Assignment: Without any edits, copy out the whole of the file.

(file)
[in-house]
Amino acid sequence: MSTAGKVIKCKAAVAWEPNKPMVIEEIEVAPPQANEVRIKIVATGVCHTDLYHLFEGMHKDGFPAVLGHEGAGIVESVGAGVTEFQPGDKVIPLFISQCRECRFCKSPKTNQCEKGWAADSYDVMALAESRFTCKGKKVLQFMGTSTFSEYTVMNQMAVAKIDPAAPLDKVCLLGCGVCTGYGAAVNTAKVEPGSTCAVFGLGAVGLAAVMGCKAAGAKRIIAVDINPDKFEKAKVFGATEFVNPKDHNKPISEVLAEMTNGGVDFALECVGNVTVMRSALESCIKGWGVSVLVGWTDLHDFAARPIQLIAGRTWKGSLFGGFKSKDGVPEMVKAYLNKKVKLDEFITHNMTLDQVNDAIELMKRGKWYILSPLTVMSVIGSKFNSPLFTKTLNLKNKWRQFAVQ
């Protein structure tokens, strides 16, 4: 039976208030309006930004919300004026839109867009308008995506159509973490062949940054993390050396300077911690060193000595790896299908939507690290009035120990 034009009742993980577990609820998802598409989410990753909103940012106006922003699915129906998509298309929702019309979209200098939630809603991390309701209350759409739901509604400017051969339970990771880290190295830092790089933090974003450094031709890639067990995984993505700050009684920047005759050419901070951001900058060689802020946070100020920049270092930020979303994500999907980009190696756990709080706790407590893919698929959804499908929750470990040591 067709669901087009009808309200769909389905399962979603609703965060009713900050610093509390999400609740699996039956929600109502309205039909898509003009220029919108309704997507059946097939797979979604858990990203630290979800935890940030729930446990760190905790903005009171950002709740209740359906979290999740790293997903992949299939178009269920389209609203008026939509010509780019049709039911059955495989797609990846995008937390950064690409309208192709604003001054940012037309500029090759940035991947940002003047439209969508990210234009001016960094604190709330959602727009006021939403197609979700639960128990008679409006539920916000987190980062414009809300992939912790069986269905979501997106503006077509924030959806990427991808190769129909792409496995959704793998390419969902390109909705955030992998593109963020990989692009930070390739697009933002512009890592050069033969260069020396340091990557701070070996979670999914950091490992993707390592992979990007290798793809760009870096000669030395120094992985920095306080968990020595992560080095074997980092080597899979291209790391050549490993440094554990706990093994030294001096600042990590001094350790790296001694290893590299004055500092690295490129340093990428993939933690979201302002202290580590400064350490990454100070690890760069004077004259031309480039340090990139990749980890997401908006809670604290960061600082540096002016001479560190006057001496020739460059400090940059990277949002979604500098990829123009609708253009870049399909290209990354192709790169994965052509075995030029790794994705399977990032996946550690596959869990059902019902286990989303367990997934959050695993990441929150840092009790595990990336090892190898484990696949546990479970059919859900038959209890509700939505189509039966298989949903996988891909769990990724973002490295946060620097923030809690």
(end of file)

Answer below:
[in-house]
Amino acid sequence: MSTAGKVIKCKAAVAWEPNKPMVIEEIEVAPPQANEVRIKIVATGVCHTDLYHLFEGMHKDGFPAVLGHEGAGIVESVGAGVTEFQPGDKVIPLFISQCRECRFCKSPKTNQCEKGWAADSYDVMALAESRFTCKGKKVLQFMGTSTFSEYTVMNQMAVAKIDPAAPLDKVCLLGCGVCTGYGAAVNTAKVEPGSTCAVFGLGAVGLAAVMGCKAAGAKRIIAVDINPDKFEKAKVFGATEFVNPKDHNKPISEVLAEMTNGGVDFALECVGNVTVMRSALESCIKGWGVSVLVGWTDLHDFAARPIQLIAGRTWKGSLFGGFKSKDGVPEMVKAYLNKKVKLDEFITHNMTLDQVNDAIELMKRGKWYILSPLTVMSVIGSKFNSPLFTKTLNLKNKWRQFAVQ
């Protein structure tokens, strides 16, 4: 039976208030309006930004919300004026839109867009308008995506159509973490062949940054993390050396300077911690060193000595790896299908939507690290009035120990 034009009742993980577990609820998802598409989410990753909103940012106006922003699915129906998509298309929702019309979209200098939630809603991390309701209350759409739901509604400017051969339970990771880290190295830092790089933090974003450094031709890639067990995984993505700050009684920047005759050419901070951001900058060689802020946070100020920049270092930020979303994500999907980009190696756990709080706790407590893919698929959804499908929750470990040591 067709669901087009009808309200769909389905399962979603609703965060009713900050610093509390999400609740699996039956929600109502309205039909898509003009220029919108309704997507059946097939797979979604858990990203630290979800935890940030729930446990760190905790903005009171950002709740209740359906979290999740790293997903992949299939178009269920389209609203008026939509010509780019049709039911059955495989797609990846995008937390950064690409309208192709604003001054940012037309500029090759940035991947940002003047439209969508990210234009001016960094604190709330959602727009006021939403197609979700639960128990008679409006539920916000987190980062414009809300992939912790069986269905979501997106503006077509924030959806990427991808190769129909792409496995959704793998390419969902390109909705955030992998593109963020990989692009930070390739697009933002512009890592050069033969260069020396340091990557701070070996979670999914950091490992993707390592992979990007290798793809760009870096000669030395120094992985920095306080968990020595992560080095074997980092080597899979291209790391050549490993440094554990706990093994030294001096600042990590001094350790790296001694290893590299004055500092690295490129340093990428993939933690979201302002202290580590400064350490990454100070690890760069004077004259031309480039340090990139990749980890997401908006809670604290960061600082540096002016001479560190006057001496020739460059400090940059990277949002979604500098990829123009609708253009870049399909290209990354192709790169994965052509075995030029790794994705399977990032996946550690596959869990059902019902286990989303367990997934959050695993990441929150840092009790595990990336090892190898484990696949546990479970059919859900038959209890509700939505189509039966298989949903996988891909769990990724973002490295946060620097923030809690």